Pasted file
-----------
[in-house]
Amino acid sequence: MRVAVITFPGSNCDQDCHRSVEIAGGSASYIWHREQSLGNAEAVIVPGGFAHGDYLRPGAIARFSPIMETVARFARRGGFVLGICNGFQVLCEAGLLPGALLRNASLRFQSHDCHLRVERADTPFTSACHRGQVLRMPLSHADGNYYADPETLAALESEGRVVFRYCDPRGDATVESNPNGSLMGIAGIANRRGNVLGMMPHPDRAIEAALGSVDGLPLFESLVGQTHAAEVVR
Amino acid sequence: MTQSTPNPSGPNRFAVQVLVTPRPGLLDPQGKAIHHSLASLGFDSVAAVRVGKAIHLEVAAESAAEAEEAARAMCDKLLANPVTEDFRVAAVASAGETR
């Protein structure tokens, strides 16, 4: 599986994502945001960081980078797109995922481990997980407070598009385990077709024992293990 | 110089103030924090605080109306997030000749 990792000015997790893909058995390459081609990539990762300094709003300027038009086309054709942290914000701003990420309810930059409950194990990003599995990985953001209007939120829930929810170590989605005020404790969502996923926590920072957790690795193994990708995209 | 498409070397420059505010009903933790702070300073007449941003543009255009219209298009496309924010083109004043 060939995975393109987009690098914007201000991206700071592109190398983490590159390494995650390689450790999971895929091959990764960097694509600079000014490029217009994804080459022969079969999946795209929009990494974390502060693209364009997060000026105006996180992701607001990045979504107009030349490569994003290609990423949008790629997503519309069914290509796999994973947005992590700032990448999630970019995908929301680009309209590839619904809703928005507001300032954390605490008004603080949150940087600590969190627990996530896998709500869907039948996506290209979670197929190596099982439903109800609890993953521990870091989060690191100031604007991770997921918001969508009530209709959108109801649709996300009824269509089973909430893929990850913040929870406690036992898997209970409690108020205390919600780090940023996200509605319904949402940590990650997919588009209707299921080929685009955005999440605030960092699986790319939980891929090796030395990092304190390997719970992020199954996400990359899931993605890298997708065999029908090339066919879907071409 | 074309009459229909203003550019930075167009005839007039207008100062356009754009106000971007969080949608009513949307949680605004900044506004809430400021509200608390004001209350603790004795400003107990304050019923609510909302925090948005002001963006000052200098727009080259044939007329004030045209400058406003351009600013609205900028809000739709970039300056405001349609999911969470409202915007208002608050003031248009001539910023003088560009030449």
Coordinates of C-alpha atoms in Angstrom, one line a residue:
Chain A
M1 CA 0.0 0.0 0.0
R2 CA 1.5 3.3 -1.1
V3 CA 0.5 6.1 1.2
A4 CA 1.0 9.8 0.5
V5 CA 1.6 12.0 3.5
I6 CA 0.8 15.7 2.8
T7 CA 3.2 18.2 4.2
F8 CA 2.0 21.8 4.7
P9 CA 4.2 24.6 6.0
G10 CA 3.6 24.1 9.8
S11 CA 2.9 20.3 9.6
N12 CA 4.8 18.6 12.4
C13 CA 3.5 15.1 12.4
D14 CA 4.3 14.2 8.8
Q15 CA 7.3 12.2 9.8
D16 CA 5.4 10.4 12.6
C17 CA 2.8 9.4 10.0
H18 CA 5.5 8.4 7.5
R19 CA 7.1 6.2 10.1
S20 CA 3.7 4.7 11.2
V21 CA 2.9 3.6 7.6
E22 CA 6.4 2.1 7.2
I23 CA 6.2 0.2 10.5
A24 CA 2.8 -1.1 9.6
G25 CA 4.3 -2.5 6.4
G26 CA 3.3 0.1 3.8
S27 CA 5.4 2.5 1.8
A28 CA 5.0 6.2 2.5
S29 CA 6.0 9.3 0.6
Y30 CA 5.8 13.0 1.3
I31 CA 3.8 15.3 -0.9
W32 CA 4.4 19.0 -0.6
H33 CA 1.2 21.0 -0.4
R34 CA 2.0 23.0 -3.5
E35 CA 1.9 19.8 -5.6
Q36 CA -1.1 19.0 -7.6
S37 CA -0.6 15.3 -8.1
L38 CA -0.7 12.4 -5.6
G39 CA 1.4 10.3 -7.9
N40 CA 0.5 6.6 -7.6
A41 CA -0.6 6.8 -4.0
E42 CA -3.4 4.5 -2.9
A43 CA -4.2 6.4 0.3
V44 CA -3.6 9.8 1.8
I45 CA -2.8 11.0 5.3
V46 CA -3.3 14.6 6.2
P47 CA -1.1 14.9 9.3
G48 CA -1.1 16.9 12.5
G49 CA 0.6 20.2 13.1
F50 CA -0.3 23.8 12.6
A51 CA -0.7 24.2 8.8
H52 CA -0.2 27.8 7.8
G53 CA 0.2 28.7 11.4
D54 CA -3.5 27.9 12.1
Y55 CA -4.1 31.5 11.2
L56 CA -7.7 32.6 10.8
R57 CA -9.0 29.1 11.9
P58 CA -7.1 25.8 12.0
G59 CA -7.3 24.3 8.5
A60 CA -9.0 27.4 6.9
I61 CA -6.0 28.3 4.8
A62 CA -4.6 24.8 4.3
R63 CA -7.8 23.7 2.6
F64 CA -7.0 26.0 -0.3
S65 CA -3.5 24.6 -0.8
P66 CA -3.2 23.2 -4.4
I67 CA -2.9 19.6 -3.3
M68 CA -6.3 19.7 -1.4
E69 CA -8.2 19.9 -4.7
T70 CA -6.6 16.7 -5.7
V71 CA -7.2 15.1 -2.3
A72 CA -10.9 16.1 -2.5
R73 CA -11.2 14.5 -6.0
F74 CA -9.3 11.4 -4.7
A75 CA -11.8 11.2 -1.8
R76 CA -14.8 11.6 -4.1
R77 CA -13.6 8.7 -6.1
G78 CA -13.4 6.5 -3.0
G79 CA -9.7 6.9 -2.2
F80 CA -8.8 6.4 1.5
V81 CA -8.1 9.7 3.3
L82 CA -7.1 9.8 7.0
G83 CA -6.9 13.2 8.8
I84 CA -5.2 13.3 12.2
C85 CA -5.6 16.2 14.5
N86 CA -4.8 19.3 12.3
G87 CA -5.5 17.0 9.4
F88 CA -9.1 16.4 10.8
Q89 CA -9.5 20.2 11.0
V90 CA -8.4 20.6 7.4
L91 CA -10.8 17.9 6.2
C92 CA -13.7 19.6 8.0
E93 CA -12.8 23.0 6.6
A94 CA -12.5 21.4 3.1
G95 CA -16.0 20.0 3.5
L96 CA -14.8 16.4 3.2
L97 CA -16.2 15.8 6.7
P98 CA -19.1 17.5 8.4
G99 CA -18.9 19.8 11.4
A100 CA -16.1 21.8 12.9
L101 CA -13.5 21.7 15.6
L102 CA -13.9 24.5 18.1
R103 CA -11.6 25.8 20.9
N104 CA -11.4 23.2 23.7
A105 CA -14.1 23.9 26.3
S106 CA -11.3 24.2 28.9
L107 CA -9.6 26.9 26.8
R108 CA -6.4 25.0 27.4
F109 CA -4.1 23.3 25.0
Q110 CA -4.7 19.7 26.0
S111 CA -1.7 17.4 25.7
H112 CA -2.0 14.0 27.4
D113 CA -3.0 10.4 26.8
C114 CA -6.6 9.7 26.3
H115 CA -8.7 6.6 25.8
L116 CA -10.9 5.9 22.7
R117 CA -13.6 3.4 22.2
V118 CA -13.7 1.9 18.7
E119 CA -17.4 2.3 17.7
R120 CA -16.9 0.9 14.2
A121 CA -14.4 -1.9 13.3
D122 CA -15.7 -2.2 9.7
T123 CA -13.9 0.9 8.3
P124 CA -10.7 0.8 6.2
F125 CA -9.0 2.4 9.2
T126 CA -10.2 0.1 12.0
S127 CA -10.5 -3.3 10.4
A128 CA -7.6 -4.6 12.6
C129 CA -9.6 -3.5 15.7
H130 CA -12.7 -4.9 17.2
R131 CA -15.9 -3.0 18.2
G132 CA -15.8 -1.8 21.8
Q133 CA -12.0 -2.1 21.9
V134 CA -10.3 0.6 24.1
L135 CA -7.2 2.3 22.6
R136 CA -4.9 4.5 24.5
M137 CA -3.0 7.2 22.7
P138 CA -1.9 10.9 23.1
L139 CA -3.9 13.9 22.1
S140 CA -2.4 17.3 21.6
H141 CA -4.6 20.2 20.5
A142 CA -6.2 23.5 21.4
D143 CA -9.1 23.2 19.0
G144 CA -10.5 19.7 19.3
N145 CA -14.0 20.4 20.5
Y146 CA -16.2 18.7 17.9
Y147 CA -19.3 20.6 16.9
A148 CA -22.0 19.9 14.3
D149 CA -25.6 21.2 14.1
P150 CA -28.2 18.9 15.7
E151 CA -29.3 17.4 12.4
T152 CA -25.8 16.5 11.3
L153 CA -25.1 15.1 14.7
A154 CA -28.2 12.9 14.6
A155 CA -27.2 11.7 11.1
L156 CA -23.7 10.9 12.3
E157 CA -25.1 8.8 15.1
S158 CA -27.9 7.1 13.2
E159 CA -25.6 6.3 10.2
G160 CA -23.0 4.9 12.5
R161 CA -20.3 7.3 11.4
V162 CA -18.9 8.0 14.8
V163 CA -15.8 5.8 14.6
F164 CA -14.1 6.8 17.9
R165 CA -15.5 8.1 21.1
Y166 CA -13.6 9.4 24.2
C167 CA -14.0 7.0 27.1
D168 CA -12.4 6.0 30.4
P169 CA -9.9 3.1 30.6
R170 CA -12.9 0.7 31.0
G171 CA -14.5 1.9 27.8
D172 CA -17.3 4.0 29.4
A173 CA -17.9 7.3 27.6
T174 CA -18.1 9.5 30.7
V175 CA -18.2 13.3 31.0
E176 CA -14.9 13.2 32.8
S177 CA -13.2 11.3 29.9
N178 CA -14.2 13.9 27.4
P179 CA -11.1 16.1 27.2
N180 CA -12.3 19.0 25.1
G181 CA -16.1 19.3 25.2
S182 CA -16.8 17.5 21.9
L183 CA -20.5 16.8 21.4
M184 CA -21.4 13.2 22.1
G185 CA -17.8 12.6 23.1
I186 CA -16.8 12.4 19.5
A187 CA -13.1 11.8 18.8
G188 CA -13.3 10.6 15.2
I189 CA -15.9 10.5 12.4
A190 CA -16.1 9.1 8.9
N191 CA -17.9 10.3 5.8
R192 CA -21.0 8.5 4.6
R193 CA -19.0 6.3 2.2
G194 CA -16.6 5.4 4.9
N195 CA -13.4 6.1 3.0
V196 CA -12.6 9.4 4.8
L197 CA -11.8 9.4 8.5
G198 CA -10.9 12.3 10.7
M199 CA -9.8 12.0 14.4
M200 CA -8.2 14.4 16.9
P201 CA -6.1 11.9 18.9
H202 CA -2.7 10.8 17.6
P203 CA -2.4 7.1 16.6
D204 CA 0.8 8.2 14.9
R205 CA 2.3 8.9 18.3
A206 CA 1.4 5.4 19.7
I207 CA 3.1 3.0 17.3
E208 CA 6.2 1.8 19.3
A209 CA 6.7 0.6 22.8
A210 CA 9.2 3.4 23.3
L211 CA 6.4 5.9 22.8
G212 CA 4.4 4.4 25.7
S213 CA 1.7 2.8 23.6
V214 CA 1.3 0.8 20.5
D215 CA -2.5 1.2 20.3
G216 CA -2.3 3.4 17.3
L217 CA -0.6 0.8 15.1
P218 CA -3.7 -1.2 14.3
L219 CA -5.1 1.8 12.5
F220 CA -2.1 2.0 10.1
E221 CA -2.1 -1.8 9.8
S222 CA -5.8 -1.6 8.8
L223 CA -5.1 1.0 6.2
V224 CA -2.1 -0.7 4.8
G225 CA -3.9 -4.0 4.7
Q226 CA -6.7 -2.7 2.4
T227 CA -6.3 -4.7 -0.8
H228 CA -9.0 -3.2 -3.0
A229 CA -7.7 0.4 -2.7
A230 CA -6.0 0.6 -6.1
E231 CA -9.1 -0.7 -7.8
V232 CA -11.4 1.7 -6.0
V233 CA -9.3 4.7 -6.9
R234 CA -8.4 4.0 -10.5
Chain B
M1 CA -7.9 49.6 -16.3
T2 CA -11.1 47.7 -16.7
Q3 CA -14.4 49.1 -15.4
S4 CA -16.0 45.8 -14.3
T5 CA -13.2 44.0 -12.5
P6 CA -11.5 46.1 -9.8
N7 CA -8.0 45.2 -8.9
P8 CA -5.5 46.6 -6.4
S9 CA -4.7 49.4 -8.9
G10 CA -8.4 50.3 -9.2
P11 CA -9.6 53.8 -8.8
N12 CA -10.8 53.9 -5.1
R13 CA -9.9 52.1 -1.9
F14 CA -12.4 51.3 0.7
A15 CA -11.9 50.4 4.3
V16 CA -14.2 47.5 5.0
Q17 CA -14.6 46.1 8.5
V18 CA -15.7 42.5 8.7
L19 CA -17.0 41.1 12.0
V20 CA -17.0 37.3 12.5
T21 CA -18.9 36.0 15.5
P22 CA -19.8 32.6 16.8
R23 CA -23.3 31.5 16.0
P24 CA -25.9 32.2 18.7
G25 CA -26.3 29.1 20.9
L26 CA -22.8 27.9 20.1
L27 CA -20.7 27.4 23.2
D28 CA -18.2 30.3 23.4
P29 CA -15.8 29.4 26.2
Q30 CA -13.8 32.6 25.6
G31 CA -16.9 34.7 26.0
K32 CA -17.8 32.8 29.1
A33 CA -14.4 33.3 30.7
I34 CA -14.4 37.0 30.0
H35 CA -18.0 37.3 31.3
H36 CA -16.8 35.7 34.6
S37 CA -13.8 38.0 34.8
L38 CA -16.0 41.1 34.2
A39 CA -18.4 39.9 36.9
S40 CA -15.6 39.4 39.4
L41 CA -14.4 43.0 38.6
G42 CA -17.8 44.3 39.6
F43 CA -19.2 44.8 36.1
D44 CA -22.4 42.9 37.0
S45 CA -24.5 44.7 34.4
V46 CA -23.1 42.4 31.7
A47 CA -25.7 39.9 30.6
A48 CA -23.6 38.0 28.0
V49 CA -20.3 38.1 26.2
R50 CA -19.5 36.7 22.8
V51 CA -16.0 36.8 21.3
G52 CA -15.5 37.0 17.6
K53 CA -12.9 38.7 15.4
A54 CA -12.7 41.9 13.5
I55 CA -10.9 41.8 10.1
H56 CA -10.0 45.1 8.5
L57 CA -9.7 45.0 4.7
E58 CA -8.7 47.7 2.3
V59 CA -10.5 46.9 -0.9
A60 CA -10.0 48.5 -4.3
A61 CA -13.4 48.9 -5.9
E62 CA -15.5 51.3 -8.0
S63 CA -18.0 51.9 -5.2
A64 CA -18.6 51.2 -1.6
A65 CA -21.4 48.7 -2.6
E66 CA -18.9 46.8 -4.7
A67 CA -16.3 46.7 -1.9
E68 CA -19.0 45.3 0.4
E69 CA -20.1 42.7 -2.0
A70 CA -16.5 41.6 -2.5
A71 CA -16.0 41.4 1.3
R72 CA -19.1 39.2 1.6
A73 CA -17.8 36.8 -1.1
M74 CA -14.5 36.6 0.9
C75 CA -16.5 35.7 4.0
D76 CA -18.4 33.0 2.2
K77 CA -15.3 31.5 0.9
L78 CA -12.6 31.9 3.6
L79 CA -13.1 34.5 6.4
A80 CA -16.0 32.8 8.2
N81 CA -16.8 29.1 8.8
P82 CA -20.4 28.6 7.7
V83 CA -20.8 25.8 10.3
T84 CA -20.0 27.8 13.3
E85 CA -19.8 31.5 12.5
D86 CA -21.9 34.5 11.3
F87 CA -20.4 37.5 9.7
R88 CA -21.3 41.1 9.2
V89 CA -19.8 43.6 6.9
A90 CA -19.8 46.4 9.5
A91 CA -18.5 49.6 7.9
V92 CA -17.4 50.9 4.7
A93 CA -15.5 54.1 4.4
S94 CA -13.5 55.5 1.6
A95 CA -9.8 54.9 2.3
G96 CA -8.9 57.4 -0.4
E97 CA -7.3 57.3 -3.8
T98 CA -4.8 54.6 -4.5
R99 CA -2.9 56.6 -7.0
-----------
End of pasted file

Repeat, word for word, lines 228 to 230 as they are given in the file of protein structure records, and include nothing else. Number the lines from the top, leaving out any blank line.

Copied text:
S222 CA -5.8 -1.6 8.8
L223 CA -5.1 1.0 6.2
V224 CA -2.1 -0.7 4.8